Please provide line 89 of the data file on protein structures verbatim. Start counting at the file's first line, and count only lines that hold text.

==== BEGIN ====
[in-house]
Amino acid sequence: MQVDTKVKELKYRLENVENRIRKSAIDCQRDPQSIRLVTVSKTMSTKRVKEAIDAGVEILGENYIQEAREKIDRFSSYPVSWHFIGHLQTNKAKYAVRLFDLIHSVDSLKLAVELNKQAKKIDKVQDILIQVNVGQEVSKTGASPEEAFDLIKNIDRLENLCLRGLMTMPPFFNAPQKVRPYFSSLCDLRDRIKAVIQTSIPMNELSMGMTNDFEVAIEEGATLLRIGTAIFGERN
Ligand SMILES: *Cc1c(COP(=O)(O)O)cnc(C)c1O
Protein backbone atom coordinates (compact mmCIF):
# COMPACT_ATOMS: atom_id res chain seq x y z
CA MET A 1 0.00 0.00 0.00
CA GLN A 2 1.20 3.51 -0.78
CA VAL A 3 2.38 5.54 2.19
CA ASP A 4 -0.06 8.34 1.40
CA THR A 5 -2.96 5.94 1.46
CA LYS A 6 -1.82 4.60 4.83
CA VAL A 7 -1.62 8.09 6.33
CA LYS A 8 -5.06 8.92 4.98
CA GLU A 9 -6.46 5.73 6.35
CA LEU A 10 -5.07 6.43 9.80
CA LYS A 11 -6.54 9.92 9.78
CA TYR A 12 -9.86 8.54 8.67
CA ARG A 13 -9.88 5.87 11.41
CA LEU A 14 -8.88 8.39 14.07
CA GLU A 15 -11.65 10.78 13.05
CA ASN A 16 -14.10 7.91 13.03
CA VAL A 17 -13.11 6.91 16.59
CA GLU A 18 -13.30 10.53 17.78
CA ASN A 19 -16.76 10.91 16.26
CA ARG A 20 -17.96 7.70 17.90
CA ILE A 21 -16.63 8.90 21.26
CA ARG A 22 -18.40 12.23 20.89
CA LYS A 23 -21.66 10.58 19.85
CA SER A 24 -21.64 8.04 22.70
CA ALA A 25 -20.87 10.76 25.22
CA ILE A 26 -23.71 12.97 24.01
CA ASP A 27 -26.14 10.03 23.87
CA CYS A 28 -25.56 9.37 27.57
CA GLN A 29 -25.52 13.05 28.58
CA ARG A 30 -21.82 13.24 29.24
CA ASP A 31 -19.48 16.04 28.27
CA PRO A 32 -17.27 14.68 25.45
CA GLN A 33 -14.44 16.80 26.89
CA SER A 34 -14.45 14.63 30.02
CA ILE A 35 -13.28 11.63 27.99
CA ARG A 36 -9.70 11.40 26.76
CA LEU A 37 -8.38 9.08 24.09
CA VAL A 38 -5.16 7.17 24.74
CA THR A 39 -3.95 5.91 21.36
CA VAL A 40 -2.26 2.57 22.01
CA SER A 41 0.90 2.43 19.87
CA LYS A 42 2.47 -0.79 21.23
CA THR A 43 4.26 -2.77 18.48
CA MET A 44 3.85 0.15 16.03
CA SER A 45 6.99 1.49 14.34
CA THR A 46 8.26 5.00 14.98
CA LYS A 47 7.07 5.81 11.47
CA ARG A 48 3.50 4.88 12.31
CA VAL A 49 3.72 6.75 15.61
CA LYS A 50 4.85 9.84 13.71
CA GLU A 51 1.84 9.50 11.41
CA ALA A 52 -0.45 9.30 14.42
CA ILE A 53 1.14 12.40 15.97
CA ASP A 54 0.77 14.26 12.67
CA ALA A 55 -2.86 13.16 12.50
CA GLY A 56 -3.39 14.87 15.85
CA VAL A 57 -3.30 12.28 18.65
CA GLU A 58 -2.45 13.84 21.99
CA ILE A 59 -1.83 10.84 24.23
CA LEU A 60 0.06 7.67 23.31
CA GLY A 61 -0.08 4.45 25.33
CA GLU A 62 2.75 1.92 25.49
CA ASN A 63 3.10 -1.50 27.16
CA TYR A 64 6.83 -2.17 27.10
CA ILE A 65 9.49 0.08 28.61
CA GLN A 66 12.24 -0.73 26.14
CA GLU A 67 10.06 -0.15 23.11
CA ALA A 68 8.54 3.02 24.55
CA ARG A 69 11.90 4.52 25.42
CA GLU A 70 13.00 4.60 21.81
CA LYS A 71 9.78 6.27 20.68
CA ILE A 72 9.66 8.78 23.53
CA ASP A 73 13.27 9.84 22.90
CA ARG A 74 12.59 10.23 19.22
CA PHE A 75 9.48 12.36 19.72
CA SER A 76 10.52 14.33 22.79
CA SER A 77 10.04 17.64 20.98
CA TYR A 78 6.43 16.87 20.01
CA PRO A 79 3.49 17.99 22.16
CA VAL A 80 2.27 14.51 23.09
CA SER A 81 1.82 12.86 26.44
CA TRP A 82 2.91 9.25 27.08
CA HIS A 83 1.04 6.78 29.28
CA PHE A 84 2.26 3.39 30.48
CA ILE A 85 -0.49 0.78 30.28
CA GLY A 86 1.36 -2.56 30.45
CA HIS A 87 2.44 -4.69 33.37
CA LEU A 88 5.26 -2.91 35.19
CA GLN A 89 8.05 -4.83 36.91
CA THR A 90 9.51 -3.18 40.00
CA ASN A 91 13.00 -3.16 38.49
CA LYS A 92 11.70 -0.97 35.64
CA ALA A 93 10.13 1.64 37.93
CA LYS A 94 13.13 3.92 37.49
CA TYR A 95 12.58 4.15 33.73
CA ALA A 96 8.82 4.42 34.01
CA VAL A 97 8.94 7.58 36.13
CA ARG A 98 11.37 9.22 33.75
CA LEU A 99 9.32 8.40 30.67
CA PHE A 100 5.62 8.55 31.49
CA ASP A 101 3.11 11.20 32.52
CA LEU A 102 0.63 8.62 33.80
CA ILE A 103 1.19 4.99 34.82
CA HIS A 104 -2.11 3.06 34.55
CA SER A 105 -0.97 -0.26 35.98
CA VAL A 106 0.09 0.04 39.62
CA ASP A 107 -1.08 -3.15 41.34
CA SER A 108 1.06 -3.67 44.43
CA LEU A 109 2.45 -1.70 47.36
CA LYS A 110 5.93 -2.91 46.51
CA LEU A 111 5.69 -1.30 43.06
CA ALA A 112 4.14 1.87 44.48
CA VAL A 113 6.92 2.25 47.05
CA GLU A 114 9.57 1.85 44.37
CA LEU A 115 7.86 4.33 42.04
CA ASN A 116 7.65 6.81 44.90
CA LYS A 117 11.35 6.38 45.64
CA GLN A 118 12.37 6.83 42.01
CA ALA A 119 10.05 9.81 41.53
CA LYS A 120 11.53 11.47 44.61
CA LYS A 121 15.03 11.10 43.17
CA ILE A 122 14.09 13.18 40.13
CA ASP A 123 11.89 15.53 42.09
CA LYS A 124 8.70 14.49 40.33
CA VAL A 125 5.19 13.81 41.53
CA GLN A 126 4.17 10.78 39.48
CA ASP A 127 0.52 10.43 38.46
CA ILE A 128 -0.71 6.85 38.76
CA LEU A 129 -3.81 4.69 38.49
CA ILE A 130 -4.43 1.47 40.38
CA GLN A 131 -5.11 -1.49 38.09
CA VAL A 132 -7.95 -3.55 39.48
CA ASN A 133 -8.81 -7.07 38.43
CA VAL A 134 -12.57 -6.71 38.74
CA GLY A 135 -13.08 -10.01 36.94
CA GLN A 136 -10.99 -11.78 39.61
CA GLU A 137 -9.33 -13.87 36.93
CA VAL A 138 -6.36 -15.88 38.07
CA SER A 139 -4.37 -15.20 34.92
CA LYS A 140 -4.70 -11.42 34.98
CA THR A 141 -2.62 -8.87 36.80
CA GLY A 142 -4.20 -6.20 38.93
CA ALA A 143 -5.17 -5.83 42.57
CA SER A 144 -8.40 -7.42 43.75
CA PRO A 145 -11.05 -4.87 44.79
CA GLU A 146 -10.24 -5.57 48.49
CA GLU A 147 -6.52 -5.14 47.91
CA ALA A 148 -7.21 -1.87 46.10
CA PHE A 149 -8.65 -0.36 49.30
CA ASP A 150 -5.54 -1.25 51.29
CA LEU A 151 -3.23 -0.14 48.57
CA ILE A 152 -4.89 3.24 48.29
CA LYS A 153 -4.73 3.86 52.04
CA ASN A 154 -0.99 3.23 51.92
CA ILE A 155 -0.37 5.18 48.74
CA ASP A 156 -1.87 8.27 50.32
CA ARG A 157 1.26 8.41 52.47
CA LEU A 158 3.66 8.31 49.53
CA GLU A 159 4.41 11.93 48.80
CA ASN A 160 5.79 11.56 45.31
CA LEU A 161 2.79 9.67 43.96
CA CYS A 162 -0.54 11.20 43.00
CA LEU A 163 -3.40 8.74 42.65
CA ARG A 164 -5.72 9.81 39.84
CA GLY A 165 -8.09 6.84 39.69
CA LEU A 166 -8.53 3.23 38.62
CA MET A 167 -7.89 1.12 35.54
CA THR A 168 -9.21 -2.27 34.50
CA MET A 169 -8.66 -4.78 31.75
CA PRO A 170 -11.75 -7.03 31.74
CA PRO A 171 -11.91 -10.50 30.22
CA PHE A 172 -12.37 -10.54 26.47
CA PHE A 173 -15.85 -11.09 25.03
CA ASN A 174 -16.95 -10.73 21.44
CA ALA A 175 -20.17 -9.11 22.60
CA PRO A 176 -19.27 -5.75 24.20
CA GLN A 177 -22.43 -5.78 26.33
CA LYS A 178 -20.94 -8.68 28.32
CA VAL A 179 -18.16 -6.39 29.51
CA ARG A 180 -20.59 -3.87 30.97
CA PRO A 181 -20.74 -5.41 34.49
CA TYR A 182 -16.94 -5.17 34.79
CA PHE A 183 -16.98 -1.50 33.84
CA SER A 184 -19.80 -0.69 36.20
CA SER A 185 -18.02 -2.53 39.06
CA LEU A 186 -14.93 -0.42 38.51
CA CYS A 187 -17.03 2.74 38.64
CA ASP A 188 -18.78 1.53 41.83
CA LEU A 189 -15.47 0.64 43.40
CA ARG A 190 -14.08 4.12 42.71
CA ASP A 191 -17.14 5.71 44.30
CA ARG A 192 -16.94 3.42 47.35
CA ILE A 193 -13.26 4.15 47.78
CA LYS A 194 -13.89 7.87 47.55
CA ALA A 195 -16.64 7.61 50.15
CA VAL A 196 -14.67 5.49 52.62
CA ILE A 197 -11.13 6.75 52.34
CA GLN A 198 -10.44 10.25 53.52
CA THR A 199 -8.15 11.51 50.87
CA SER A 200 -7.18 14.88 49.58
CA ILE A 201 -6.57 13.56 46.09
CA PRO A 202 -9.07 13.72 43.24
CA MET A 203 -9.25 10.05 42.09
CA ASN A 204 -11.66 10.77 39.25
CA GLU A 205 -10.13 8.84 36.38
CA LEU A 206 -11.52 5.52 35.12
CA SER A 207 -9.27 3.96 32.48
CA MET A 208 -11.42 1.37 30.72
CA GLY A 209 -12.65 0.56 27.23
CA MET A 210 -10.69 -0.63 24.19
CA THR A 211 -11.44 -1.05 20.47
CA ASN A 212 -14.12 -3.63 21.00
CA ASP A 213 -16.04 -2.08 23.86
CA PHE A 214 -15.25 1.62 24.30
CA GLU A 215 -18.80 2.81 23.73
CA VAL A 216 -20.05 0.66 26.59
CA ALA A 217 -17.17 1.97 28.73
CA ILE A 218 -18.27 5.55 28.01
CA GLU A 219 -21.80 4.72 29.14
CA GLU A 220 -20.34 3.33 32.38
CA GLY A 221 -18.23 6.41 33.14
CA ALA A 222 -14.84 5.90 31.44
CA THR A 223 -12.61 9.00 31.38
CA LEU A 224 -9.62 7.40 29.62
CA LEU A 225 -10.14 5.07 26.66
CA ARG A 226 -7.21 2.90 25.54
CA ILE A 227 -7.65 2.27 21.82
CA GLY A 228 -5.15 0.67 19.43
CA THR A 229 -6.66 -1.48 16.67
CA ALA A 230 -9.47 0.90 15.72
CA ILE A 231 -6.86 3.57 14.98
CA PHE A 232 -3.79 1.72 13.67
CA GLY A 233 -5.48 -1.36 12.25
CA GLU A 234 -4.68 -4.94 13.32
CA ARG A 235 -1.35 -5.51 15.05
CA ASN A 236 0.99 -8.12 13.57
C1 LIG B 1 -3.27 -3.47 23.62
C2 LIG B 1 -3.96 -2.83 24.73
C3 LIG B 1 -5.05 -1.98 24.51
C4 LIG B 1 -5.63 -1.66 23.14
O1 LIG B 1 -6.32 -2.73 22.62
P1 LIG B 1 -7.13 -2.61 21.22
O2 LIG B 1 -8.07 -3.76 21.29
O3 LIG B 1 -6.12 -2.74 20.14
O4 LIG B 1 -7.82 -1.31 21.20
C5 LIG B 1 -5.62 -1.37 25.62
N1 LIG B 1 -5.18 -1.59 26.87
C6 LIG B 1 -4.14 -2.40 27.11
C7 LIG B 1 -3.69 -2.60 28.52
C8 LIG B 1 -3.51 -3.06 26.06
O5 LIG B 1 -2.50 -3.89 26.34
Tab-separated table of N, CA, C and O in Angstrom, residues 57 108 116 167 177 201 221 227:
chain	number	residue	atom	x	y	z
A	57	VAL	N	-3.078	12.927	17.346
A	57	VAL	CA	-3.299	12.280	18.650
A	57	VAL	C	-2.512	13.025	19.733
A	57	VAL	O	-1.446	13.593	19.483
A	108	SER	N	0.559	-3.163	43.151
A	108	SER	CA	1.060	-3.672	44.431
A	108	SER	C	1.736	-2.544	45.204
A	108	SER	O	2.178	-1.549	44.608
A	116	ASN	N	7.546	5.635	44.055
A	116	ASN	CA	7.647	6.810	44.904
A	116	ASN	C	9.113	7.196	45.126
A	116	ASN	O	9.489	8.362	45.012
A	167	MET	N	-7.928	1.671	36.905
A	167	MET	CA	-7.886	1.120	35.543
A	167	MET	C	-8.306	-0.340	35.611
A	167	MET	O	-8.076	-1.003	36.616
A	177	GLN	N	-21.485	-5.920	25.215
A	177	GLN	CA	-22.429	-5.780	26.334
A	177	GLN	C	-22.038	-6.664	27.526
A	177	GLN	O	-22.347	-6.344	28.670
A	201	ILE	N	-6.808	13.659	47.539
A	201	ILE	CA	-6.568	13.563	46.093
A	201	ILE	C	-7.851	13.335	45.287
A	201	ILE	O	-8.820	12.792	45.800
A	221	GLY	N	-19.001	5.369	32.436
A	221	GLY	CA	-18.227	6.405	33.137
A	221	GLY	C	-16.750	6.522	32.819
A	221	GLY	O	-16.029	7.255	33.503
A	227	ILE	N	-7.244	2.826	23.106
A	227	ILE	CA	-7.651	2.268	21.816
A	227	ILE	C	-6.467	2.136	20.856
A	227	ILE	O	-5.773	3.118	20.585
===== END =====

CA PHE A 84 2.26 3.39 30.48